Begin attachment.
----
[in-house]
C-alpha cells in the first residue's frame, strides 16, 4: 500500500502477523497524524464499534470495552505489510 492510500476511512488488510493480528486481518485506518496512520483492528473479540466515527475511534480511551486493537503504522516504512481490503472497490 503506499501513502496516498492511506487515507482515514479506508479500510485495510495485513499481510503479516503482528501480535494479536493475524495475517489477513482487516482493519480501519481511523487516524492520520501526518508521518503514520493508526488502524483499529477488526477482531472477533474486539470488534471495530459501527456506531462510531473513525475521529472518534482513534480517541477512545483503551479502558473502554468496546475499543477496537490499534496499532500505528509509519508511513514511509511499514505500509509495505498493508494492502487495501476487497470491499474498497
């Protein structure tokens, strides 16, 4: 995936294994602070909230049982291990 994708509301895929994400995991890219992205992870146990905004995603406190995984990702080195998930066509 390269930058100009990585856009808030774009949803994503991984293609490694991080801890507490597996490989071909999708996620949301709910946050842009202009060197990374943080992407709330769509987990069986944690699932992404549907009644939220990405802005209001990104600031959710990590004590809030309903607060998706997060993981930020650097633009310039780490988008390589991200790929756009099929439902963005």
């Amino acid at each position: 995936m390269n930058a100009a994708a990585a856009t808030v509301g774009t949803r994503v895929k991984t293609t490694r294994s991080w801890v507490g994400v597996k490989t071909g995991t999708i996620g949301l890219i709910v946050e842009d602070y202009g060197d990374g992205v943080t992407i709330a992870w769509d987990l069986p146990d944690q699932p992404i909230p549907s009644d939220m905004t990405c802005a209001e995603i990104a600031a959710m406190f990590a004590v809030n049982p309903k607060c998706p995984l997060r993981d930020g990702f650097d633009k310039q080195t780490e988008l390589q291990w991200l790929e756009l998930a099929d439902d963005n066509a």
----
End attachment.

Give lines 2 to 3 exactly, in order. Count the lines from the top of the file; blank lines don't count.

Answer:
C-alpha cells in the first residue's frame, strides 16, 4: 500500500502477523497524524464499534470495552505489510 492510500476511512488488510493480528486481518485506518496512520483492528473479540466515527475511534480511551486493537503504522516504512481490503472497490 503506499501513502496516498492511506487515507482515514479506508479500510485495510495485513499481510503479516503482528501480535494479536493475524495475517489477513482487516482493519480501519481511523487516524492520520501526518508521518503514520493508526488502524483499529477488526477482531472477533474486539470488534471495530459501527456506531462510531473513525475521529472518534482513534480517541477512545483503551479502558473502554468496546475499543477496537490499534496499532500505528509509519508511513514511509511499514505500509509495505498493508494492502487495501476487497470491499474498497
């Protein structure tokens, strides 16, 4: 995936294994602070909230049982291990 994708509301895929994400995991890219992205992870146990905004995603406190995984990702080195998930066509 390269930058100009990585856009808030774009949803994503991984293609490694991080801890507490597996490989071909999708996620949301709910946050842009202009060197990374943080992407709330769509987990069986944690699932992404549907009644939220990405802005209001990104600031959710990590004590809030309903607060998706997060993981930020650097633009310039780490988008390589991200790929756009099929439902963005």